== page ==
Jean David Nkot, Po.Box. cold look, price on request, CONTACT TO BUY

In this new series, the gaze becomes clearer. The organic foreigner that is the migrant gives way to another form of strangeness, more subtle and cruel and which South Africans have had the outrageous experience of: being a stranger to oneself, or, in to be more precise, to be a stranger where everything would lead us to believe that we are at home. I mentioned the migrants who came to South Africa and were victims of xenophobia from those who participated to their freedom, but the strangeness that Nkot addresses also appears in the countries from which the characters described come from. This is no longer a racial strangeness, but a social divide.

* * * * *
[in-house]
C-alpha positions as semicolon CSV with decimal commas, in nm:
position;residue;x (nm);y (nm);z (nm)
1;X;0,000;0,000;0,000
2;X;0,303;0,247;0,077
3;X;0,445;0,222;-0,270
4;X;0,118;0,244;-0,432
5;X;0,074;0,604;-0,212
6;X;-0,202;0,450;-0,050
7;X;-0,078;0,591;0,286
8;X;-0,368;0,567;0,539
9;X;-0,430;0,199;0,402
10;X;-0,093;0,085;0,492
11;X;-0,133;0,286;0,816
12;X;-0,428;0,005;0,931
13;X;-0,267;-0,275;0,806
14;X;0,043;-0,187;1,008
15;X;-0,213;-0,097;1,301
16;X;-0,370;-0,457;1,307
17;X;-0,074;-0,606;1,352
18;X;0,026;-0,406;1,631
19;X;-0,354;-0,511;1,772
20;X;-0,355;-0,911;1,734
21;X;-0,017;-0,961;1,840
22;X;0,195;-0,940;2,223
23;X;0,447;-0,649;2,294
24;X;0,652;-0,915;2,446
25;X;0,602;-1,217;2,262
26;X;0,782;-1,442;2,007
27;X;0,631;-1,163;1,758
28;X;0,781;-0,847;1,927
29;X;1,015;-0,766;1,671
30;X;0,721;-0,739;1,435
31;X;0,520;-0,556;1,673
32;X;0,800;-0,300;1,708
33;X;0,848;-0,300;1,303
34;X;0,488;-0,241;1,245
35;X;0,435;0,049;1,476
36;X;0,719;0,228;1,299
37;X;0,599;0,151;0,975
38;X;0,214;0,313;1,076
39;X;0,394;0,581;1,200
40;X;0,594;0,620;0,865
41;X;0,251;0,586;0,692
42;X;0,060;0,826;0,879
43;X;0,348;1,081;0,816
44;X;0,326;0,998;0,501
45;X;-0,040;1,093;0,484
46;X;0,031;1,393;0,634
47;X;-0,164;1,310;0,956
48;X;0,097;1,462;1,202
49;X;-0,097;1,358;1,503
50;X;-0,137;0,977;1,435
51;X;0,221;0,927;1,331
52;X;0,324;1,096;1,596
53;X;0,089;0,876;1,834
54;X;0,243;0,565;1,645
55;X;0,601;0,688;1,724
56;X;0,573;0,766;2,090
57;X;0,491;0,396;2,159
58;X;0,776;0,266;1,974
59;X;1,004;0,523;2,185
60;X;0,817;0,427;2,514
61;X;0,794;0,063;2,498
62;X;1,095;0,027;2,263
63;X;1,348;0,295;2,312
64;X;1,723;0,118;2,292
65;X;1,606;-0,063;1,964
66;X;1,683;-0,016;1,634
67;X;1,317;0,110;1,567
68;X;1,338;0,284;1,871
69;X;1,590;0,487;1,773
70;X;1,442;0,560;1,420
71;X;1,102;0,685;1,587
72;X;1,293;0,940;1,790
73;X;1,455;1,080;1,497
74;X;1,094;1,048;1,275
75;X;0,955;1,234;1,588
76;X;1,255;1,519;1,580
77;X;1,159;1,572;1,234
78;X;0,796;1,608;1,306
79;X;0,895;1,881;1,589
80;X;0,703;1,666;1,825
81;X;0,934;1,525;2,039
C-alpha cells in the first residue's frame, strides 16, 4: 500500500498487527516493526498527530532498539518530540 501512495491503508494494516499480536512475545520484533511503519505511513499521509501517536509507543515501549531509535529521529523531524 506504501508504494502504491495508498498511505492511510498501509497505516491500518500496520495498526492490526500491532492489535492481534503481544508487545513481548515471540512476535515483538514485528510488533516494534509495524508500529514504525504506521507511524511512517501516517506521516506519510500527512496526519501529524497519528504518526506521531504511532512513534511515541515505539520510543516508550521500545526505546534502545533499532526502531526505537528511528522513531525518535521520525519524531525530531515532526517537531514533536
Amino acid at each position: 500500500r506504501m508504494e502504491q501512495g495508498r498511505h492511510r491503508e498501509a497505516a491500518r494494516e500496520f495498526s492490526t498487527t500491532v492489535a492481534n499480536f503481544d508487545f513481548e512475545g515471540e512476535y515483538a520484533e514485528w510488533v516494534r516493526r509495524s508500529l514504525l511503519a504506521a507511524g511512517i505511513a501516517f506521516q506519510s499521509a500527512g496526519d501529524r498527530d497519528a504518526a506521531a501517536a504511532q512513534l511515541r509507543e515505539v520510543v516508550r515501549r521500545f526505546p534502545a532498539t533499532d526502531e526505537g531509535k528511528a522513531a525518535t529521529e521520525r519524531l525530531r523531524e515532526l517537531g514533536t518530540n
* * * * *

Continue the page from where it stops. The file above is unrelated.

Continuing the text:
In speaking of the foreigner, I invoke two ontologically contradictory notions: that of the foreigner who frightened Plautus (Lupus est homo homini, non homo, quom qualis sit non novit) and which we have just briefly covered and that of the maverick used by James Baldwin to define himself and also, why not, at Camus’ Meursault. Baldwin defined himself as a maverick and Meursault, Camus’ character as an «stranger», because neither matched what their communities expected of them. The Anglo-Nigerian photographer Rotimi Fani-Kayodé defined himself as an outsider. But these last examples, even if they evoke an intra-community misunderstanding, cannot apply to the characters portrayed by Nkot. The latter find themselves rejected even beyond the community of which they are a part and therefore, nothing is expected of them. A strange character, as Plautus could have said, is an uprooted person without any identifiable attachment. We could, in other circumstances, have used these same terms to define freedom, since the principle that governs the latter is precisely the fact of not being accountable to anyone. This is an enviable position. I’ve always suspected the notion of “ roots”, which seems to be coming back into fashion. I no longer know what those who use and abuse it mean. The root is now inseparable from race, nation, homeland... As if it were not a random occurrence but a kind of certificate of origin that we oppose to the “Other”. W.E.B. Dubois who announced the color line as an essential issue of the twenty-first century, was he wrong? The color or the origin (since now the two merge) has become a vector of tension, despite the gray areas it implies, since there is no absolute color, but aggregates, mixtures. And each to throw his roots in the face of the other. What do the roots tell us if we think about it, if not an underground movement invisible to the eye and whose ramifications are of infinite complexity. The impoverishment of discourse for personal, individual, community ends invalidates any debate which is de facto, reduced to the zero degree of thought. Appropriations and reappropriations, recriminations, demands for a rewriting of history constitute a formless chaos of dissonant noises.